Jack Owen, After Rehab, date unknown, colored pencil on paper. Courtesy of the Museum of Bad Art, Dedham, Massachusetts.
Every two years (or three, or four—it really all depends), the Museum of Bad Art in Dedham, Massachusetts, holds an eagerly anticipated Rejection Collection Auction. Since 1993, MOBA has been dedicated to the collection and display of gloriously failed artworks: pieces created either by talented artists off their game or sincere enthusiasts with a special lack of competence. On April 23, the museum auctioned off 60 paintings and sculptures “not quite bad enough” for its permanent collection.
One such work was the anonymous painting Amoeba. “At least I think it’s an amoeba,” faltered Auctioneer and Curator-in-Chief Michael Frank. “It may be a paramecium.” A voice from the back of the movie theater-turned-auction house suggested that it was, in fact, neither; that it was an ovum and the proximal squiggly lines represented sperm. Frank shrewdly renamed the piece The Moment of Conception, spurring on an intense round of bidding that ultimately resulted in the work’s sale for $32.
Another sought-after work was a female nude rendered in tonal fluorescents. Upon retrieving the work, the painting’s winning bidder gleefully announced, “It’s worse than I thought!” Each auctioned work was accompanied by a certificate of authenticity, verifying it as having been officially rejected by the Museum of Bad Art.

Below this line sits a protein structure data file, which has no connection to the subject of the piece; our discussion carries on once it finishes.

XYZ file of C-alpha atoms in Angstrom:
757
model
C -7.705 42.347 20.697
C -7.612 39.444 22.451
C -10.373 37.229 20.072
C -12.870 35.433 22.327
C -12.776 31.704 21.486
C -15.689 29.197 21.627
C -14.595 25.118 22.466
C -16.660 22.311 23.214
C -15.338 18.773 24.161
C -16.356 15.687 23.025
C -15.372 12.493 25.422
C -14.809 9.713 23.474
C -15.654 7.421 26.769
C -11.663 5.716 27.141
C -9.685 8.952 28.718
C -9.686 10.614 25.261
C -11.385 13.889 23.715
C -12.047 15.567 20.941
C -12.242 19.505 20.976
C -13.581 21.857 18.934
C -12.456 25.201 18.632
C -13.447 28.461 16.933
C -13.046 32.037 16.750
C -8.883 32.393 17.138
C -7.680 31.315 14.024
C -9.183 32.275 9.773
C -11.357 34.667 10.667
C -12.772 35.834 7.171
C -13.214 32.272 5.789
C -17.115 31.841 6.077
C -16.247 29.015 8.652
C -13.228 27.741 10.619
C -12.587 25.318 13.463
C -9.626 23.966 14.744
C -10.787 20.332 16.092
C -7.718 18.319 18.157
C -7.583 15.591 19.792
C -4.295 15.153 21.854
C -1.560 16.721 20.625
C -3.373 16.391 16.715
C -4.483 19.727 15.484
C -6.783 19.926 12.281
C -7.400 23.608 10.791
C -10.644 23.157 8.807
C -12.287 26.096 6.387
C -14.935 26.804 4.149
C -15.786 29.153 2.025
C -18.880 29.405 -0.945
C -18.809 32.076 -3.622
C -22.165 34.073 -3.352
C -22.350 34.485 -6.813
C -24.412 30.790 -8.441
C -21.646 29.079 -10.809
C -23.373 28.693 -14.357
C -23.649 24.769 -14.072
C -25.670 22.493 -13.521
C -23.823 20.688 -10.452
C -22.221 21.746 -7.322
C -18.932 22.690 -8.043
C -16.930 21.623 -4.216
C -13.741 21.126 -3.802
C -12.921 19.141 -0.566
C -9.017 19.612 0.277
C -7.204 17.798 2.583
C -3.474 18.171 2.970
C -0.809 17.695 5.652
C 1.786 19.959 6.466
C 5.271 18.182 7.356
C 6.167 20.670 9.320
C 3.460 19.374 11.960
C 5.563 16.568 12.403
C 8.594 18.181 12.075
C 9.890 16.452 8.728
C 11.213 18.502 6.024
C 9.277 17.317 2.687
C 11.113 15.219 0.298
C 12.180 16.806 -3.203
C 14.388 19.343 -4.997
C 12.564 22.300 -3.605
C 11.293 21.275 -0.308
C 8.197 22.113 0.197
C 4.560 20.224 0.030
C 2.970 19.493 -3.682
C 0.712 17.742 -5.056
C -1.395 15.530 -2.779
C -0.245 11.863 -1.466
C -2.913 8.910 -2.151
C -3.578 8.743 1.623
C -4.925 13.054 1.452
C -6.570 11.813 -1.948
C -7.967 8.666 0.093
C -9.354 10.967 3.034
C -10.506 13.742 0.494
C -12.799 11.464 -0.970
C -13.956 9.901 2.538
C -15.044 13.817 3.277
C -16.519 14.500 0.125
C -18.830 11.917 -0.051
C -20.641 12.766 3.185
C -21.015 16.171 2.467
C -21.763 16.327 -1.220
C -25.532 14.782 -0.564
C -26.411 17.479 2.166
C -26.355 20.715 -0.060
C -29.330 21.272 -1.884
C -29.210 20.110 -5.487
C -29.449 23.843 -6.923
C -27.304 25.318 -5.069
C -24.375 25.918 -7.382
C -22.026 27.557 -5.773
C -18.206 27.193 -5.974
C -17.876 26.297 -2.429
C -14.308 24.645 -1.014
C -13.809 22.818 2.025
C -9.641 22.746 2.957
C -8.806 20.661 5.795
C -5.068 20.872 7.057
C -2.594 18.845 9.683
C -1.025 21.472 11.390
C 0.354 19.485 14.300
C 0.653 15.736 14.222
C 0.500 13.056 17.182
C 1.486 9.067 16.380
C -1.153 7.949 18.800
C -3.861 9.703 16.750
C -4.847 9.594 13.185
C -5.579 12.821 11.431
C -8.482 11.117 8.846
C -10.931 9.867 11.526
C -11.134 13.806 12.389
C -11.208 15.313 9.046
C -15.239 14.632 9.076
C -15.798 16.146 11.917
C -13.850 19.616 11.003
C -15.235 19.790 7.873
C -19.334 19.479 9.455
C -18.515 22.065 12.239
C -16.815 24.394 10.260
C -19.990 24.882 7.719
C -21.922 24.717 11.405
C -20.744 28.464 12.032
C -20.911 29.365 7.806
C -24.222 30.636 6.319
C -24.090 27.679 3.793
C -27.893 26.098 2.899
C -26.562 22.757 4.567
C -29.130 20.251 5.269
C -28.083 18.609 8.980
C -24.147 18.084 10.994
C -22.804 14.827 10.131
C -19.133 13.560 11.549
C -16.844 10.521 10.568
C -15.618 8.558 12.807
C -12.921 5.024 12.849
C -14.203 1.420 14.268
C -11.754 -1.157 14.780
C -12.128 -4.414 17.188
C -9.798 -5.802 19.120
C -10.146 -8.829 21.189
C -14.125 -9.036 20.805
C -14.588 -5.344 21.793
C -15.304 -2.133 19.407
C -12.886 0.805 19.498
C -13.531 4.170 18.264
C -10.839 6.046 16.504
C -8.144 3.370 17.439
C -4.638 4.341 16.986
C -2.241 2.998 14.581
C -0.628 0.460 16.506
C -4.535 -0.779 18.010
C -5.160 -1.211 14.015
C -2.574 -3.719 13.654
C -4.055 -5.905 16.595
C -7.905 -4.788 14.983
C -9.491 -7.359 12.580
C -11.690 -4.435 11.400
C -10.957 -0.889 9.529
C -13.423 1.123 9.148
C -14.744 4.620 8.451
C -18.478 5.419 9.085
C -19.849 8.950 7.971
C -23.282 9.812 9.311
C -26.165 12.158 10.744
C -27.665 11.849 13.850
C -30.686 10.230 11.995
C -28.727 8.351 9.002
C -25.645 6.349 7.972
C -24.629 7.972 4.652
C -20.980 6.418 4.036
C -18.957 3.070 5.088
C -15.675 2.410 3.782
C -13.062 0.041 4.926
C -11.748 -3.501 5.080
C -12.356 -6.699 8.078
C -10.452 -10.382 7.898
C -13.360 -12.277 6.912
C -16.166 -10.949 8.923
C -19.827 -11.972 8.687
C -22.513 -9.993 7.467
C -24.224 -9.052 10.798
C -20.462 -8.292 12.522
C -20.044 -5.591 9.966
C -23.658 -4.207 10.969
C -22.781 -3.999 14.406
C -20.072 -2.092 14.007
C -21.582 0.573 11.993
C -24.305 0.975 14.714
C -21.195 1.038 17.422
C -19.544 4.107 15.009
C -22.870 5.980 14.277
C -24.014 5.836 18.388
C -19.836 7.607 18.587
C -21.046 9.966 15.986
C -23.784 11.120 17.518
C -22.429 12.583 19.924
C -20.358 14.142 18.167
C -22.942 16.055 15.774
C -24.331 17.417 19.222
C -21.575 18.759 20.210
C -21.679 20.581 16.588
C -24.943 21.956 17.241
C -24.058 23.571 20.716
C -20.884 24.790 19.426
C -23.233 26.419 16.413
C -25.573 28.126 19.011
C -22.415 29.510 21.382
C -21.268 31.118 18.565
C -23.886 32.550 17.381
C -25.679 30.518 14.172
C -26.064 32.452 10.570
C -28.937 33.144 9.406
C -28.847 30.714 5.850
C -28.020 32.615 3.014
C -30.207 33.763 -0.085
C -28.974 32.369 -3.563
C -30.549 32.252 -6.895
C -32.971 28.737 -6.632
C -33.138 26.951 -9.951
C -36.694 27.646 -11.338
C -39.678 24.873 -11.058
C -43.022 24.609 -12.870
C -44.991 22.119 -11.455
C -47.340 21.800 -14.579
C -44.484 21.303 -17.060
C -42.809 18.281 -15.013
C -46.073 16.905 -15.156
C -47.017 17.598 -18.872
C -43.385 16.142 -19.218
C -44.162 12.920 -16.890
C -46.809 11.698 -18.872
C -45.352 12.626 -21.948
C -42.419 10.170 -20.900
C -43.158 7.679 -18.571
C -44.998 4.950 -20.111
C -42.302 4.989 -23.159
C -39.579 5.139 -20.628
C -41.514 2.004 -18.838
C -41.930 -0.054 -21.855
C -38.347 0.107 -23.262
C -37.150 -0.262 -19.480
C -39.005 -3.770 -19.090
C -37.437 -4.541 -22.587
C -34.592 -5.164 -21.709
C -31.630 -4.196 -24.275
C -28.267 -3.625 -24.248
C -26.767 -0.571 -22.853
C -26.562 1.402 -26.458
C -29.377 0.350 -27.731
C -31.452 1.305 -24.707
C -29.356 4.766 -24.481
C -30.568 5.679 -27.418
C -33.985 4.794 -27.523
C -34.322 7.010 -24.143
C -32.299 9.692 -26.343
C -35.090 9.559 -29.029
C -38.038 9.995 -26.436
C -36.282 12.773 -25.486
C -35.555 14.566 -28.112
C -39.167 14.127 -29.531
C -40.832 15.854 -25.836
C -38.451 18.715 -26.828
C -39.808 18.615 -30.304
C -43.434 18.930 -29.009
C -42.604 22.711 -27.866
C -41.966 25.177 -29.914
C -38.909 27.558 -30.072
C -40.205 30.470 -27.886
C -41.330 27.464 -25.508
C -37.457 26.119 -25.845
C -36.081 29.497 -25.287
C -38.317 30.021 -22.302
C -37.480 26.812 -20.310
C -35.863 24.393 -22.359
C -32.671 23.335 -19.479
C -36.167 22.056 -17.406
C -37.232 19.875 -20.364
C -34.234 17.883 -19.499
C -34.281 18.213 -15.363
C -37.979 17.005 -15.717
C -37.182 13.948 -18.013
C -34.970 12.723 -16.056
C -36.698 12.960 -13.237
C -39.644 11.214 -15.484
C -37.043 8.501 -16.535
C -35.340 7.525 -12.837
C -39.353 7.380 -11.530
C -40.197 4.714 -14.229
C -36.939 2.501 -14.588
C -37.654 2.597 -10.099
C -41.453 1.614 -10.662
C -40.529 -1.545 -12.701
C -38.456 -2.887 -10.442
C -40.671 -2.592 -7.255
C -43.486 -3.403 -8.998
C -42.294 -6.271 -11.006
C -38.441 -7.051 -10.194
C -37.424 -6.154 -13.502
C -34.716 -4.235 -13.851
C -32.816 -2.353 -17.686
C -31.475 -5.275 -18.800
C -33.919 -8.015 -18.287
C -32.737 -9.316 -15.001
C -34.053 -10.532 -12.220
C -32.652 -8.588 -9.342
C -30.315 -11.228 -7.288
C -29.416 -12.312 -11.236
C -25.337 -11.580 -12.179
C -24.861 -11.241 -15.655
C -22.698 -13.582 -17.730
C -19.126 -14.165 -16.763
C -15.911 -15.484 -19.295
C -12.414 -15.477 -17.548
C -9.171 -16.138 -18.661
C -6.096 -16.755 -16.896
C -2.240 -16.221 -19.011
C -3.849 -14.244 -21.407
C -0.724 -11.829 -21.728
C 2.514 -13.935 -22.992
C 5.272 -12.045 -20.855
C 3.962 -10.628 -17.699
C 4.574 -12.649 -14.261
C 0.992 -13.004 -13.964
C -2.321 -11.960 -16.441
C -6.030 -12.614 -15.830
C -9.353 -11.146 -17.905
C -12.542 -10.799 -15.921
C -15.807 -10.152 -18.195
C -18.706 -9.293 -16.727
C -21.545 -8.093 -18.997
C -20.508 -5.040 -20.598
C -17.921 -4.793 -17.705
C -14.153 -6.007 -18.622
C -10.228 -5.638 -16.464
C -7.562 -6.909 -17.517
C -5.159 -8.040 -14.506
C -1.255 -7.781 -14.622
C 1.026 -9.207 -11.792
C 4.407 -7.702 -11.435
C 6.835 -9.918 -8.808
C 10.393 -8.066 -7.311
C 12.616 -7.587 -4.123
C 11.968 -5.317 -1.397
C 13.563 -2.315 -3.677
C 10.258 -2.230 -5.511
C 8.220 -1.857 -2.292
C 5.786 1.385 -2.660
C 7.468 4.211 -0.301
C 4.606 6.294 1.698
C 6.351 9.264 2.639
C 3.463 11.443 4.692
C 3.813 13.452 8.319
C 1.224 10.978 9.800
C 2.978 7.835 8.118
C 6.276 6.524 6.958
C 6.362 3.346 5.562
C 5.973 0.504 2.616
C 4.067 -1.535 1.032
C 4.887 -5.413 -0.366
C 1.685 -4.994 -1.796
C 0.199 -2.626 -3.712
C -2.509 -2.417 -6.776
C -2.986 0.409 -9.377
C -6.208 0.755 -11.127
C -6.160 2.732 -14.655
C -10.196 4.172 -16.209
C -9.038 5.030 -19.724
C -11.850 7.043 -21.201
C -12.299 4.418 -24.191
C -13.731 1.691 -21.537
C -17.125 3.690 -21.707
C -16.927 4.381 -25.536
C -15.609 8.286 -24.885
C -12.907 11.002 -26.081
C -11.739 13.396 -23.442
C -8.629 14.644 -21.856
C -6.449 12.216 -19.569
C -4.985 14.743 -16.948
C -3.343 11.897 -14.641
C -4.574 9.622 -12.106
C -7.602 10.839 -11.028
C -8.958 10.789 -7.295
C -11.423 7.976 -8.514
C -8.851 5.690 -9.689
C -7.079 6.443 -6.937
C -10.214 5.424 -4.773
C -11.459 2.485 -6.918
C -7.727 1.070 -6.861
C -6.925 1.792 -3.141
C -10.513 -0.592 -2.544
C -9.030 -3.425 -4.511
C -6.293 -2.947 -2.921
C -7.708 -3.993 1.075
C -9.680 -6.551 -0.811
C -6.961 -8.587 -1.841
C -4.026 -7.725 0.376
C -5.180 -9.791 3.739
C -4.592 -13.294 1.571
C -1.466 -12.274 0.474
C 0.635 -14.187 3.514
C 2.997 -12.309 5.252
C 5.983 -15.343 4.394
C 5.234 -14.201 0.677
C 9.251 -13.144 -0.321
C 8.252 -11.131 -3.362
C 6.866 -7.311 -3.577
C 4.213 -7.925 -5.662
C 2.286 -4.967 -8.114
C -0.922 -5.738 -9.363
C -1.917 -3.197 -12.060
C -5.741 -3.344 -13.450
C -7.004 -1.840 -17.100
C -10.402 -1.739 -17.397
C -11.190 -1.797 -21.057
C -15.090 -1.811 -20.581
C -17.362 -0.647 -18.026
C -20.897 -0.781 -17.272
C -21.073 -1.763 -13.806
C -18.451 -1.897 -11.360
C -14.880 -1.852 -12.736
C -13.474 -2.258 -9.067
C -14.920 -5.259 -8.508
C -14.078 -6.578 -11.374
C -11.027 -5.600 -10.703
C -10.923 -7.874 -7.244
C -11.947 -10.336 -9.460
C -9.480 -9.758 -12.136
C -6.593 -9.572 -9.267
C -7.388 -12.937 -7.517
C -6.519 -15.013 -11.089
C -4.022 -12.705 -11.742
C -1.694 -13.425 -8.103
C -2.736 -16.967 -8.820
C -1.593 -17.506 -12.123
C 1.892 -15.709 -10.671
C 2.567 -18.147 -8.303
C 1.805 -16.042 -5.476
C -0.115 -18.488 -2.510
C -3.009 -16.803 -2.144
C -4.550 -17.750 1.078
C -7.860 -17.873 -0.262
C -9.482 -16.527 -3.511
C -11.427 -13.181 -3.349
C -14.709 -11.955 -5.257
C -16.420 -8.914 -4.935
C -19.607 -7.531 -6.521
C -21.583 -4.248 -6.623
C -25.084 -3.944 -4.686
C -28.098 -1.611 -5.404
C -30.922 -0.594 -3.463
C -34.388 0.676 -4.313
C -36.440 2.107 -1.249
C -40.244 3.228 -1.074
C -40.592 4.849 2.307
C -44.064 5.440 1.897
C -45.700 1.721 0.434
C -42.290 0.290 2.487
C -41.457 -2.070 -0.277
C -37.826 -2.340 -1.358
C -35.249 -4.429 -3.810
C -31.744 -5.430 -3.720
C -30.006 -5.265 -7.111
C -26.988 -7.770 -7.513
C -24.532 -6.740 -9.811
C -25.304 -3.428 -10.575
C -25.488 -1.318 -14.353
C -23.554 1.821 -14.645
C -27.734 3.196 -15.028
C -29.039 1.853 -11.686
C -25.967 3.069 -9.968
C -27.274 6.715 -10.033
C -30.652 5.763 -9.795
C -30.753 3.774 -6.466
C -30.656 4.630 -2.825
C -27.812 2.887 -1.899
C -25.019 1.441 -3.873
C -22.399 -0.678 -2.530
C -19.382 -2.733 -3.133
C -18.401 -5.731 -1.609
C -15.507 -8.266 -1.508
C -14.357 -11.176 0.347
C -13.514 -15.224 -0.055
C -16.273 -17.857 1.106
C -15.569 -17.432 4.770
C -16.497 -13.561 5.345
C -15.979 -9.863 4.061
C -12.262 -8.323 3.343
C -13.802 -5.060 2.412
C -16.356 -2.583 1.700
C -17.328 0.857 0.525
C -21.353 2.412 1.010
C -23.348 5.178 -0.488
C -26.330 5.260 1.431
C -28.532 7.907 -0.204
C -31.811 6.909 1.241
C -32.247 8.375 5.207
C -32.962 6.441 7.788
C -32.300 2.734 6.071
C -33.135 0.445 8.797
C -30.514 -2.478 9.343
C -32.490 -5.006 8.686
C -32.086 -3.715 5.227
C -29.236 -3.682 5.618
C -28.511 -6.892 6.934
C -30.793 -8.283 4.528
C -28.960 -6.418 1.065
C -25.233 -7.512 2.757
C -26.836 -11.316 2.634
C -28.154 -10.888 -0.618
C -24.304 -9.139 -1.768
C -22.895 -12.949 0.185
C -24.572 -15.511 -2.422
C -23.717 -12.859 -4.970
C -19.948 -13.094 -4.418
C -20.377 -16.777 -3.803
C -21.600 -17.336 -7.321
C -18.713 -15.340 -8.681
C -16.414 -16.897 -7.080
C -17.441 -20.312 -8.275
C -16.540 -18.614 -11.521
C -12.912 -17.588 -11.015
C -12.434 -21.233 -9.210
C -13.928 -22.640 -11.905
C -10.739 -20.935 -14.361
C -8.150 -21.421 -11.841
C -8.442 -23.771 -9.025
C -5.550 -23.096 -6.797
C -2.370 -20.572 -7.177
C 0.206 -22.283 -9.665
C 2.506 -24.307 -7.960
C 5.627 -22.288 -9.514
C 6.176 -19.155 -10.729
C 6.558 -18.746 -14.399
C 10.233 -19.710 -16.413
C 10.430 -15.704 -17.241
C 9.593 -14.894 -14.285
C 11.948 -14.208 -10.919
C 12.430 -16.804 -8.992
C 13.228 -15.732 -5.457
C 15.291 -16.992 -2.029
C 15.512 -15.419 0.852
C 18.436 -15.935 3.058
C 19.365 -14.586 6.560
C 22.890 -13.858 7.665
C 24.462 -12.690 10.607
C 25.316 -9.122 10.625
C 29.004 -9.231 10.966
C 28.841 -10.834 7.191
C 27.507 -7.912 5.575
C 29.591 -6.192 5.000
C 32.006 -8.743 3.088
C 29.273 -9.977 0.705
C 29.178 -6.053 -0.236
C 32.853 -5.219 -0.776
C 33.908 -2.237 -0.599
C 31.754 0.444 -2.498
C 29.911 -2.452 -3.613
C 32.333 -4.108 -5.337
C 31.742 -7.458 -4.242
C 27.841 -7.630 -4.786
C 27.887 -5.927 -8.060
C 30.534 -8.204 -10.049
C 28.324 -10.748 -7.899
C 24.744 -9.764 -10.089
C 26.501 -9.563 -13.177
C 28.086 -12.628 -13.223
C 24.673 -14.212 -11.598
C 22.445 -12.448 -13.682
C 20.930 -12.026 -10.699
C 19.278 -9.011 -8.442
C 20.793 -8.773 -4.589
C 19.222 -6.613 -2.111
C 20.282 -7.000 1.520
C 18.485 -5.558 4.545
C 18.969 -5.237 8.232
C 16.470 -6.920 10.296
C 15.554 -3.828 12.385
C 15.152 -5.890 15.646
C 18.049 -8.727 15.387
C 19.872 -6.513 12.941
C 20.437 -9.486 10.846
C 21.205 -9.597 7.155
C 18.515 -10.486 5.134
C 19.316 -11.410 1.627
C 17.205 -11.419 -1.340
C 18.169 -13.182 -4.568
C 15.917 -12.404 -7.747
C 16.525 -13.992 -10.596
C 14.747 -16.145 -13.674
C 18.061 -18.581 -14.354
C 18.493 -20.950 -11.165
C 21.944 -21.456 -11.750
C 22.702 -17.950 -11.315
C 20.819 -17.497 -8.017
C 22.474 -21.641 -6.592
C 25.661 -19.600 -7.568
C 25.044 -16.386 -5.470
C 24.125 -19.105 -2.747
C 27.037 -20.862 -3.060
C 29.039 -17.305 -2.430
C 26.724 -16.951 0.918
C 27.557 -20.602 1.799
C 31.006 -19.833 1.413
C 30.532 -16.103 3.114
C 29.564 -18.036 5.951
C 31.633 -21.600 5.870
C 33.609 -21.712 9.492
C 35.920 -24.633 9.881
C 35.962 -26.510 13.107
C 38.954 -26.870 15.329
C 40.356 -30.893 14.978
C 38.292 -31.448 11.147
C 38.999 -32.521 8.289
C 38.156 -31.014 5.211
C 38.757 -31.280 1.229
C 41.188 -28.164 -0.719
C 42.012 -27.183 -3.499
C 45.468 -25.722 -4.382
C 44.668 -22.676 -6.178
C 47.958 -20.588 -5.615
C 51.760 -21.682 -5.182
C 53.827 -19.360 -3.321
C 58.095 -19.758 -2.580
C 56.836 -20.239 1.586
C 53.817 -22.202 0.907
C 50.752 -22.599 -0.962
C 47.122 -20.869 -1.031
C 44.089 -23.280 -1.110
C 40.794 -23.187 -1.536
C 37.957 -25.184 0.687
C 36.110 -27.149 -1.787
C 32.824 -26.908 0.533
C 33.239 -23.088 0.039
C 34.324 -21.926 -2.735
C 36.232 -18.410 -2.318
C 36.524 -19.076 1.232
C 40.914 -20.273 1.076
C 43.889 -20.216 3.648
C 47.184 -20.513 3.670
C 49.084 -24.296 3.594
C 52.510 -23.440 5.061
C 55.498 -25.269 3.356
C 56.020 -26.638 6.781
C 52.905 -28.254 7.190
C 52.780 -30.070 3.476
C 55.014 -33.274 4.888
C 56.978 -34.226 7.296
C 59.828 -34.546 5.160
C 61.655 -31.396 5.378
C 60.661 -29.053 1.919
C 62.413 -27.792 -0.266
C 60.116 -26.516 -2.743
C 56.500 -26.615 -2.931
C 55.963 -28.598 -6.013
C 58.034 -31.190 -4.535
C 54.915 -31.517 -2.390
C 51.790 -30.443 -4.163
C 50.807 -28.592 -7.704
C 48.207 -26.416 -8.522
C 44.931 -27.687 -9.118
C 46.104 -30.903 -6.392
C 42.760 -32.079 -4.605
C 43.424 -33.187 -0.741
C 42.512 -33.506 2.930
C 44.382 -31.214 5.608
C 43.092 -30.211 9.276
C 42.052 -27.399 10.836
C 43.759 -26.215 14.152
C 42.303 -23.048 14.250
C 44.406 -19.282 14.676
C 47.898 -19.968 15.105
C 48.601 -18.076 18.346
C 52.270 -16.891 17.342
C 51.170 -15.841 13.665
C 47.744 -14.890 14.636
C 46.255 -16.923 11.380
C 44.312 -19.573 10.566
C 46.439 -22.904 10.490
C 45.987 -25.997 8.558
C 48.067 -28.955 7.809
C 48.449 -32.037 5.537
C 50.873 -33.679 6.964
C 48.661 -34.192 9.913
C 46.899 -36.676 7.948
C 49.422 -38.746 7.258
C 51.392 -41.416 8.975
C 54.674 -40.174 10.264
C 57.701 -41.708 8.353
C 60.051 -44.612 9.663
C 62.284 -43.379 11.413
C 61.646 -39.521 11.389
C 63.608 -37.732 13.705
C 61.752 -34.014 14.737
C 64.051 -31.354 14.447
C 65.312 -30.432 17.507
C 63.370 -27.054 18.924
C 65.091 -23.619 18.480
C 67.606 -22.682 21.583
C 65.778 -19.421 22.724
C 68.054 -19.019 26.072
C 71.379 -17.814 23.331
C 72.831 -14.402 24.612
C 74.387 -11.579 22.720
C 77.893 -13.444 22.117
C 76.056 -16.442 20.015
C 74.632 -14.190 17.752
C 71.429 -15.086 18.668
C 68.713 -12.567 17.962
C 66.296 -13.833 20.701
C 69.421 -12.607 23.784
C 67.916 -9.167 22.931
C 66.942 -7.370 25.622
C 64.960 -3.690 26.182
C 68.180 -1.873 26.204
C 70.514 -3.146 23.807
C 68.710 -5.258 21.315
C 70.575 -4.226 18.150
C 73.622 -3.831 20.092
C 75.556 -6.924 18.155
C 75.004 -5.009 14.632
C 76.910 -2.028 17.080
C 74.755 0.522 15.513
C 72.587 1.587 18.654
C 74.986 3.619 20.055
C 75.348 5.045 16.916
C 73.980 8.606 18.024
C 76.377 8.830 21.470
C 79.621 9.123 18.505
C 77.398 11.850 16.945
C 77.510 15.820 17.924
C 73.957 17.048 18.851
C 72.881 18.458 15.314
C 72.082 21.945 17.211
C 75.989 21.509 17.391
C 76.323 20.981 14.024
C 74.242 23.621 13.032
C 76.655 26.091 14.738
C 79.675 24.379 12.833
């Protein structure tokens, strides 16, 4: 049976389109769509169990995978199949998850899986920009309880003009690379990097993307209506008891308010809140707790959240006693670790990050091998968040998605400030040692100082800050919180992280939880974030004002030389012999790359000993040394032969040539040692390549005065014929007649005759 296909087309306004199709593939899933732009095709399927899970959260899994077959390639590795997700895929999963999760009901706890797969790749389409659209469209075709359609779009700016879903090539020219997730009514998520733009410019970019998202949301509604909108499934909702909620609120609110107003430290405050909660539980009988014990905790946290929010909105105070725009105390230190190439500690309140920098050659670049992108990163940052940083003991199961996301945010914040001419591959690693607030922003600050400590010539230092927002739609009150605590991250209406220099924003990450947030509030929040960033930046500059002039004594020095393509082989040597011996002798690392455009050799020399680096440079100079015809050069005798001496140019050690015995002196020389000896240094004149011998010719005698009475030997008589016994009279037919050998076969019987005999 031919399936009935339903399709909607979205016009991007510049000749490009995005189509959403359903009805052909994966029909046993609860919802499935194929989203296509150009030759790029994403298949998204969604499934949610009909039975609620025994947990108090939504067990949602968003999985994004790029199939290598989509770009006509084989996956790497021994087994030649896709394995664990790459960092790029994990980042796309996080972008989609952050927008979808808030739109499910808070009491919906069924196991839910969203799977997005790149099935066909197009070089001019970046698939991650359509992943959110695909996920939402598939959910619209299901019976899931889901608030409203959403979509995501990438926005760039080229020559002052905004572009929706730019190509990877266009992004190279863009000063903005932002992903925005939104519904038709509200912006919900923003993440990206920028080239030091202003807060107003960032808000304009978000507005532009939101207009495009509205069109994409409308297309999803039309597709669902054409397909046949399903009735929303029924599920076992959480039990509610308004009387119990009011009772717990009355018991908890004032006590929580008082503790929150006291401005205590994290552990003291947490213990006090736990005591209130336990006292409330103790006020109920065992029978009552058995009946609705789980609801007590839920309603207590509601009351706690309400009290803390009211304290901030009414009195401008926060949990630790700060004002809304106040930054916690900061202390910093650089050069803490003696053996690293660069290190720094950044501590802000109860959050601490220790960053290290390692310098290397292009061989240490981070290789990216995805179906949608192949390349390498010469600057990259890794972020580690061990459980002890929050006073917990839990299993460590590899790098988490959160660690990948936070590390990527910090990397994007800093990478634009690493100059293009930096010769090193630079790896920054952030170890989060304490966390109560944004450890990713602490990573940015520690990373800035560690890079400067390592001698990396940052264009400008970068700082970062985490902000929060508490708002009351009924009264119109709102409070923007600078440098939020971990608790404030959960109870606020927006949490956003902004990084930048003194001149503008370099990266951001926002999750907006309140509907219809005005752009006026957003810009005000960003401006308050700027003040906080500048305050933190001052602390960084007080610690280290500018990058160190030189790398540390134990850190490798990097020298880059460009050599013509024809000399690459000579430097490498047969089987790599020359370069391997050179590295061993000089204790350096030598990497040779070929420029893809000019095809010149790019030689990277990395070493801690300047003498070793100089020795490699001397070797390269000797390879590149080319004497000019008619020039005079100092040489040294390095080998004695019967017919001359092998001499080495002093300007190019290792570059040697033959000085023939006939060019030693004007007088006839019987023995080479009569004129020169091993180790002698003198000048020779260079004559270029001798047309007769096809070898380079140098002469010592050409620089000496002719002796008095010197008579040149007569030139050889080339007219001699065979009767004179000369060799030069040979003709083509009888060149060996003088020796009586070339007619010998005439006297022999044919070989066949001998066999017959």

The evening climaxed with the battle for After Rehab, an ethereal portrait of a blond pop-star sporting recently shorn hair. “We knew it would be one of the big ones,” said MOBA’s Permanent Acting Interim Executive Director Louise Sacco. “There’s just such a story, such tragedy in that woman’s face.” The bidding was incremental, often a dollar at a time, but spirited, and the painting eventually sold for $70.
Proceeds from the auction will benefit several local charities, including the Cambridge Sanitation Department. “Several of their workers have been invaluable donors to the museum, saving priceless works from the ignominy of the public refuse system,” says Sacco. “We want to encourage them to keep up the good work.”
The Cambridge Sanitation Department plans to use the money for an all-employee party.